Chickens, muscovy ducks, turkeys, donkeys , goats, dogs, fish, parakeets, a parrot, and a cat.

Chickens and dogs are healing to the soul.

I brake for squirrels.

Some of my birds.
http://www.backyardchickens.com/a/my-wisconsin-flock
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Chickens, muscovy ducks, turkeys, donkeys , goats, dogs, fish, parakeets, a parrot, and a cat.

Chickens and dogs are healing to the soul.

I brake for squirrels.

Some of my birds.
http://www.backyardchickens.com/a/my-wisconsin-flock
Reply
post #3 of 3
Quote:
Originally Posted by That other guy View Post
 

Hey everyone!

 

So a few questions, we have two groups of birds that we have successfully integrated, one group is 16 weeks old the other is 13 weeks.  The first group is 16 Delaware chickens and 6 black Australorp chickens.  The younger group is 6 lavender guineas and 6 cinnamon queen chickens.  The first issue is we have 6-7 roosters.  Starting there we have 5/6 Delaware Roos and one BA roo.  The BA roo crowed the other day first and walks around like he owns the place until i enter the coop and then he's quiet and just eyes me the whole time and he's also 2/3 the size of some of the biggest Delawares I have which surprised me.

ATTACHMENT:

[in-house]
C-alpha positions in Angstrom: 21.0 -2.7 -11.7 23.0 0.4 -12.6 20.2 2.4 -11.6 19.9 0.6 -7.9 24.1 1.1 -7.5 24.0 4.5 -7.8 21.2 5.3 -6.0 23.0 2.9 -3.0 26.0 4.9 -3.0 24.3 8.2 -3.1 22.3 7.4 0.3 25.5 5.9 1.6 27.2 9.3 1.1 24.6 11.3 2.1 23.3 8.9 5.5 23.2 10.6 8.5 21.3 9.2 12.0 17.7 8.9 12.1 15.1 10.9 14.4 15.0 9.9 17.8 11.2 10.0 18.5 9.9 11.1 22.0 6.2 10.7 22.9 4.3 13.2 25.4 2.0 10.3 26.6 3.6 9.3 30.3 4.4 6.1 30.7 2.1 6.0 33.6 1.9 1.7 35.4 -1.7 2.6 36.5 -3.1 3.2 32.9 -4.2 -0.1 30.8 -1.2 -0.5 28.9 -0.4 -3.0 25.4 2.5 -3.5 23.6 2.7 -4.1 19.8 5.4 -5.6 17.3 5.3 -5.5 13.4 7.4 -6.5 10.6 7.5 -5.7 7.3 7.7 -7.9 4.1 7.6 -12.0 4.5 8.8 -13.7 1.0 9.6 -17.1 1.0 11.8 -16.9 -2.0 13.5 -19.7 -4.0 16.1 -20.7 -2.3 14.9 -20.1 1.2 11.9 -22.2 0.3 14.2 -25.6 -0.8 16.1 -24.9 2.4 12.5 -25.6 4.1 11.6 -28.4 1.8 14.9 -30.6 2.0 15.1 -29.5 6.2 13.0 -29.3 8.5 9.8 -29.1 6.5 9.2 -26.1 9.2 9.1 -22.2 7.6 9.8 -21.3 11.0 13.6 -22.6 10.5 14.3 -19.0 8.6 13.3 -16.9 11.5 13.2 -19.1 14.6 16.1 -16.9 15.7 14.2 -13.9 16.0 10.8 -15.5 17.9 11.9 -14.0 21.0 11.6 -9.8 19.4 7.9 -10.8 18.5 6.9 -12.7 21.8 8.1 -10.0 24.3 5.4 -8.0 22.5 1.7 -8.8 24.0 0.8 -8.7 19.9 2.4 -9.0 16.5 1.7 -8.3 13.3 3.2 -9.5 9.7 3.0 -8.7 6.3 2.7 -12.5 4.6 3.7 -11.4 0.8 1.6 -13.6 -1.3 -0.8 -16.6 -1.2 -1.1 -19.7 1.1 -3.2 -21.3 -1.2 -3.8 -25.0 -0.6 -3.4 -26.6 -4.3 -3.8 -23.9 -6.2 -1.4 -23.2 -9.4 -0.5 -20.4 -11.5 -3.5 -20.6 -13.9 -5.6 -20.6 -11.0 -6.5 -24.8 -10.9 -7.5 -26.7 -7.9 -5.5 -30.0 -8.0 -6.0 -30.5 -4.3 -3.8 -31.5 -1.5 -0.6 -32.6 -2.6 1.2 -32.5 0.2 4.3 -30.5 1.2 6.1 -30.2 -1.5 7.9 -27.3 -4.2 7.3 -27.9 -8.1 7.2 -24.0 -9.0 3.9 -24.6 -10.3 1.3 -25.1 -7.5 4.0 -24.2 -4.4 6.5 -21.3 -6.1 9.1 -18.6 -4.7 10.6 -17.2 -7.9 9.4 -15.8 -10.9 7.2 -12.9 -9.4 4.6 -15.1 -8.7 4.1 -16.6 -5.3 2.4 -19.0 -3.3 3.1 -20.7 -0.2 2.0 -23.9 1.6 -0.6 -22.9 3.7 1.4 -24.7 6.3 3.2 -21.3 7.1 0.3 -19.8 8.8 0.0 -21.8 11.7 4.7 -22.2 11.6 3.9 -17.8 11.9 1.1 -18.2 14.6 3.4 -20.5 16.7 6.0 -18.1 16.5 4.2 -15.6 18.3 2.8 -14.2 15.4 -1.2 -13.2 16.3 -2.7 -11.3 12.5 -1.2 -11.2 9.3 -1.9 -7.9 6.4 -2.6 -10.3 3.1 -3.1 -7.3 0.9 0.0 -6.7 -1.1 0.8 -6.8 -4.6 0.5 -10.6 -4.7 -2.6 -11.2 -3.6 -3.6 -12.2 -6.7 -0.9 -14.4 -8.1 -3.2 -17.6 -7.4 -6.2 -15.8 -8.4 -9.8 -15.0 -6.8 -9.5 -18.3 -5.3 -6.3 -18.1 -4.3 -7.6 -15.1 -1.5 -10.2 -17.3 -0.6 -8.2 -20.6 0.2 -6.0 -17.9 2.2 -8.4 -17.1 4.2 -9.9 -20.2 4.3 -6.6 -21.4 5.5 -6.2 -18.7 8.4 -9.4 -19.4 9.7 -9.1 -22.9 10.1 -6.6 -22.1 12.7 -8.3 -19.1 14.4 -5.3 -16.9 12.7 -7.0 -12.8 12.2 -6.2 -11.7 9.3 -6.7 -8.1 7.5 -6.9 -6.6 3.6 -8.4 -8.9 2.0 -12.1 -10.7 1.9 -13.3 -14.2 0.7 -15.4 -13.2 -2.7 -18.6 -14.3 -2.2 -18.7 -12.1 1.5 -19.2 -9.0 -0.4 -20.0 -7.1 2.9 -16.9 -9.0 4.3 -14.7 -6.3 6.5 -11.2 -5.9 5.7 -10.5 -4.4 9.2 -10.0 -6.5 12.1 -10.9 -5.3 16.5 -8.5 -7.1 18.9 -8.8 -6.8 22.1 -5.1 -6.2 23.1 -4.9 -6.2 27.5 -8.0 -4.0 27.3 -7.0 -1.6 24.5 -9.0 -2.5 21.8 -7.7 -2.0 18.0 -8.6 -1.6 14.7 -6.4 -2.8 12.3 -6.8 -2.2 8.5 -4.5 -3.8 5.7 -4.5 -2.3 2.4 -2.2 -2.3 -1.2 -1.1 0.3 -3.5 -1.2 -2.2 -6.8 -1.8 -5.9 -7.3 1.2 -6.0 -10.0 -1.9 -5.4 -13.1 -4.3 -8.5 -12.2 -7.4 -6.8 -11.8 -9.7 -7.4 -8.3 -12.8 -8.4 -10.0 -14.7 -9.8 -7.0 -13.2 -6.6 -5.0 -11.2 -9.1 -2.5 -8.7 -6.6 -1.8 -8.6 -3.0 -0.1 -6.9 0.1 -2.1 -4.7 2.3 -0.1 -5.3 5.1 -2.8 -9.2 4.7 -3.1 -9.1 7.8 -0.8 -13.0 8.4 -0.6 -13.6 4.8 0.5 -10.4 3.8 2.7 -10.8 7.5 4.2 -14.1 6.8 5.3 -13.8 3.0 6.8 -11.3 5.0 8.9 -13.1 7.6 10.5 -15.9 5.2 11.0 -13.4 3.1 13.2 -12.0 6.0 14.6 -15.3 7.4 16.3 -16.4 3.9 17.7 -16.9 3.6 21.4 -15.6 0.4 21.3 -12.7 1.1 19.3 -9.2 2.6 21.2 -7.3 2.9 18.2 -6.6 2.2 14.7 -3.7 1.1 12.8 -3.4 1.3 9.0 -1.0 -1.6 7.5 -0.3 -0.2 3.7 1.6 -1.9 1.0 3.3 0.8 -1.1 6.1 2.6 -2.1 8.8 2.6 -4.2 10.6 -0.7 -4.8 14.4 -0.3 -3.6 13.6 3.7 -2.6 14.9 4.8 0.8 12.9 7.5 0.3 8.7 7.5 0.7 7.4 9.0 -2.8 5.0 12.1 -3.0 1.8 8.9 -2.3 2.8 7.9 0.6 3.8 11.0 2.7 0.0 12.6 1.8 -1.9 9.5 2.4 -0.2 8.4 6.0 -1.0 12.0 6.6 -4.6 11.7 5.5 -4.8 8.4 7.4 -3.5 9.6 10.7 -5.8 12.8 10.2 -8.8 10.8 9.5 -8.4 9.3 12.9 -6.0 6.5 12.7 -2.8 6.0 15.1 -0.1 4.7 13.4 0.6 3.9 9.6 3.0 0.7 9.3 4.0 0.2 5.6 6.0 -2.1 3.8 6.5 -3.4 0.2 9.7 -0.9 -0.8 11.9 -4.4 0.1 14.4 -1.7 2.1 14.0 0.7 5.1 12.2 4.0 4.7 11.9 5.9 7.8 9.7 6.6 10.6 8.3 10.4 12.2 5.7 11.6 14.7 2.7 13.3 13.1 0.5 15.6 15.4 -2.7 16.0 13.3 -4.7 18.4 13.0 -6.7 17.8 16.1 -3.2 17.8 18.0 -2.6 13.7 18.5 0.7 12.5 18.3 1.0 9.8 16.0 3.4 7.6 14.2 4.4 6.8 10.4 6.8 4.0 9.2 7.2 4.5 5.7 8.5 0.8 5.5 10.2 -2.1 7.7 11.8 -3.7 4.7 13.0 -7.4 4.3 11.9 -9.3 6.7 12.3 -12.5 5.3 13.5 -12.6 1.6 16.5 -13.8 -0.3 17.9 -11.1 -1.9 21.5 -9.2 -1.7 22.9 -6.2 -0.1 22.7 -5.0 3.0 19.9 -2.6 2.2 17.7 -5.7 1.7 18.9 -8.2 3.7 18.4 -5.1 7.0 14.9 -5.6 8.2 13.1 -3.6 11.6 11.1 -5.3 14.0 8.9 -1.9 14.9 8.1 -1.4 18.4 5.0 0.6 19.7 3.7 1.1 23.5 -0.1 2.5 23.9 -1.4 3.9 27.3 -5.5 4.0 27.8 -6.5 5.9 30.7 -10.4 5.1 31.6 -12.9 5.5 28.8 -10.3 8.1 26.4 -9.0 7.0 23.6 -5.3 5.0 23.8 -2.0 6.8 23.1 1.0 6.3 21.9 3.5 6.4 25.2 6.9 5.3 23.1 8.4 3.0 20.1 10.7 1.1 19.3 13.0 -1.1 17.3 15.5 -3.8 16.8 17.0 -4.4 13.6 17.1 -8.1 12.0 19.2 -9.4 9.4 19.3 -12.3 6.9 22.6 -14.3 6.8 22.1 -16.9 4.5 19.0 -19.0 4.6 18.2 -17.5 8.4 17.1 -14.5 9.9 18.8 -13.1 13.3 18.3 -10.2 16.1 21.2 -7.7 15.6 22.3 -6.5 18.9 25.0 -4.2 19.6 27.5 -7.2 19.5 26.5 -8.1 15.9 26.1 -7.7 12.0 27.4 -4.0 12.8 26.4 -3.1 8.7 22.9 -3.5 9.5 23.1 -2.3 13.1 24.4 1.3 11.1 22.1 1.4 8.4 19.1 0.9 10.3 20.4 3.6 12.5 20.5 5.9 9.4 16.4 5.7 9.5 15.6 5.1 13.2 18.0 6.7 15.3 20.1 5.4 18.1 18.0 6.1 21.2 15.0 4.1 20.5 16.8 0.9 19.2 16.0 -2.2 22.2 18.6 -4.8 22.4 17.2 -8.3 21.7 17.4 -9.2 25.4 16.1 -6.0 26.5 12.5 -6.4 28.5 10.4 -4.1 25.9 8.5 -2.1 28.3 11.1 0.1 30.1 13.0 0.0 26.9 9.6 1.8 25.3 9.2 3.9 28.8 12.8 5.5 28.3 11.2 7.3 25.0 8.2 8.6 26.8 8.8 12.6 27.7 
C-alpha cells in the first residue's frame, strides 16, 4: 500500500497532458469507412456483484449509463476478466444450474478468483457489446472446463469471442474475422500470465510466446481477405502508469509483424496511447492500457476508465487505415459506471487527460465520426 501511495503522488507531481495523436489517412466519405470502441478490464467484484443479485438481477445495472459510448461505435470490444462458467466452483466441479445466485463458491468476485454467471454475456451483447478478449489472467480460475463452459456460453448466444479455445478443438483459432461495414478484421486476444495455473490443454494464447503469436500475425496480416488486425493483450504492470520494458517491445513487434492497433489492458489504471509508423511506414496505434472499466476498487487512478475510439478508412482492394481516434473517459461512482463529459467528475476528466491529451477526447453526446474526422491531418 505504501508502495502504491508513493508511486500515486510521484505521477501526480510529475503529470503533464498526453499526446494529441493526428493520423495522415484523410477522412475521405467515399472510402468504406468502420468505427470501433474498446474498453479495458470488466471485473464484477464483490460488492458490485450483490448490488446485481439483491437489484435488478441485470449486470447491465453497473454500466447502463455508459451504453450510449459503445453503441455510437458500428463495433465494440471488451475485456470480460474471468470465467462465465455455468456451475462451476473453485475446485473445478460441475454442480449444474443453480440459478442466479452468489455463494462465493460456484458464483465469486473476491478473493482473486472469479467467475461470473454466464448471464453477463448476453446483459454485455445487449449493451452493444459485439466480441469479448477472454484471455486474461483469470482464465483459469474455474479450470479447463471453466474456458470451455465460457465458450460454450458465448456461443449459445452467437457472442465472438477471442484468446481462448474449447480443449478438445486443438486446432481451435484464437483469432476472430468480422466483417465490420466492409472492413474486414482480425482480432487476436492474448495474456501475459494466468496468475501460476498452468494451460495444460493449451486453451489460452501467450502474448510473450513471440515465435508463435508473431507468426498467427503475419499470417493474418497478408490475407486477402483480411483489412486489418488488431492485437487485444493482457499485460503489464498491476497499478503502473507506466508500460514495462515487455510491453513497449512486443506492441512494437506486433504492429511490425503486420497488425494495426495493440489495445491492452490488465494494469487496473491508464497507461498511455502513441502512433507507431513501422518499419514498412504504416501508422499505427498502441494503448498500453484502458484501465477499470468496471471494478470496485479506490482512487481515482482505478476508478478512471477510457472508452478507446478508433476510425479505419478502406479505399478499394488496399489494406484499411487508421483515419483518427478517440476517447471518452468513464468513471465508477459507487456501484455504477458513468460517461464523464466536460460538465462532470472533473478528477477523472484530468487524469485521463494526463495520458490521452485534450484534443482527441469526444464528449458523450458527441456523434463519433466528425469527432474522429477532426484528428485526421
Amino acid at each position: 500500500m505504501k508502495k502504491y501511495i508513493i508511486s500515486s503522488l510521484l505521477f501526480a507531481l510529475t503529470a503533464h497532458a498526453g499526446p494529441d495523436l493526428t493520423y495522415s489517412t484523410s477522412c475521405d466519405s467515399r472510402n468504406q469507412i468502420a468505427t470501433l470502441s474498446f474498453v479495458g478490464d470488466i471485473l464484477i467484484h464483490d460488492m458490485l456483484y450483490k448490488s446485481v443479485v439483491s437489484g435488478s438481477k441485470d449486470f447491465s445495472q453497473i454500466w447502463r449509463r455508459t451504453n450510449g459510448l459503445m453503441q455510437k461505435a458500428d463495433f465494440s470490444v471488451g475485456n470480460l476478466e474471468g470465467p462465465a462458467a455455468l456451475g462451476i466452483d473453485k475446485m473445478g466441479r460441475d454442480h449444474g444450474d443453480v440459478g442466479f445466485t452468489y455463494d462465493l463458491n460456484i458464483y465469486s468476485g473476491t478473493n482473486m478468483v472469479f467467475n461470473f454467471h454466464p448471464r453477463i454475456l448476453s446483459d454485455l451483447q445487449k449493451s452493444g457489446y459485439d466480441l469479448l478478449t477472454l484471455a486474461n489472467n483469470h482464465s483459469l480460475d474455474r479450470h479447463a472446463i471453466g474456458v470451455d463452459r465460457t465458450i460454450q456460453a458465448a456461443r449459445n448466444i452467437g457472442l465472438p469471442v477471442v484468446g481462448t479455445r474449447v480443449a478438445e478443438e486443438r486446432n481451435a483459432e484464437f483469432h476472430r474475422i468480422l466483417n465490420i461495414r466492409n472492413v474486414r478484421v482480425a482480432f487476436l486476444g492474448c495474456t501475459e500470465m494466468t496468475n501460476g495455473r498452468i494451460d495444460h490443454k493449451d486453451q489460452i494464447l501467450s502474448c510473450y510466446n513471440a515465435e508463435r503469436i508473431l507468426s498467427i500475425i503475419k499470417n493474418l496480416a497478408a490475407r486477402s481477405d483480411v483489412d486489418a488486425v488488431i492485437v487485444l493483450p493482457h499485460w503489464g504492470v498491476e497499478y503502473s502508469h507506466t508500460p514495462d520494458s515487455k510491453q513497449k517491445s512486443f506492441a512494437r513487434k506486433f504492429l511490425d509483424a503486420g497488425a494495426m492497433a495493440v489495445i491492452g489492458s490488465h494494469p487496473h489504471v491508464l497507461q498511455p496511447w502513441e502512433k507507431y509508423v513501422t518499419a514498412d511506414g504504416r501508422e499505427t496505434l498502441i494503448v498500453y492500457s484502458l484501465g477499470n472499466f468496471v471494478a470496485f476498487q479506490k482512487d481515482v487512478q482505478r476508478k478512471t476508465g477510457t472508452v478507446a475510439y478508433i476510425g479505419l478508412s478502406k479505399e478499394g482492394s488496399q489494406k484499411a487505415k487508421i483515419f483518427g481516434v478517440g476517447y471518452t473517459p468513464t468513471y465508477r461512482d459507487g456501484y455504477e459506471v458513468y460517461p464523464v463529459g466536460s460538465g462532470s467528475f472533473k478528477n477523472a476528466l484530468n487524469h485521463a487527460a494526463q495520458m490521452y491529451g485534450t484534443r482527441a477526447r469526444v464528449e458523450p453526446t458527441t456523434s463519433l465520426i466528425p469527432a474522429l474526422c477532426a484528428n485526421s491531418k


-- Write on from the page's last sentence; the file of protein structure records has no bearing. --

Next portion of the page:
So the first question is does the first roo to crow make him the head rooster?

Will the other roos crow too and the one that crows the most is that one the head roo?

We are looking to cull some of the roos out of the flock but we hesitate because we don't know which one is the head roo yet, so what should we look for in the roo's that we do keep (we have a total of 21 pullets with 6 guineas)?  Theyre all good roos, two of the delawares are big birds, Big mac and Rocky, but Big mac is very skittish around people, rocky not so much.  Although lately he hasnt like us trying to pick him up XD. 

 

I've heard that roos that grow up together are less likely to beat the stuffing out of each other and all these roos grew up from day one in the brooder box and they havent been too agressive except for when they were establishing who's who after the younger birds got in there. 

 

Second question is we want to free range them but there are alot of foxes, red tails and coyotes in the area and the occasional coon.  We are going to be getting 2 livestock guardian dogs soon to help deal with predators but what should we do when we first let the go free consistently.  I let the older birds out twice so far for a few hours then shoved them all back in because of a red tail flying nearby (our neighbors have doves and quail running around).

 

Thoughts on how to effectively deal with them as well?


Re: roos growing up together not being as aggressive as ones that did not - last thursday my two 4.5 month old roos beat the living daylights out of each other. After i cleaned and treated their respective wounds they were extremely listless and feeling sorry for themselves for the rest of the day. I don't know if that was a one-off scrap, as i rehomed both of them the same day (which i had planned to do prior to the Mike Tyson stuff). 

 

CT

Nairobi, Kenya
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Nairobi, Kenya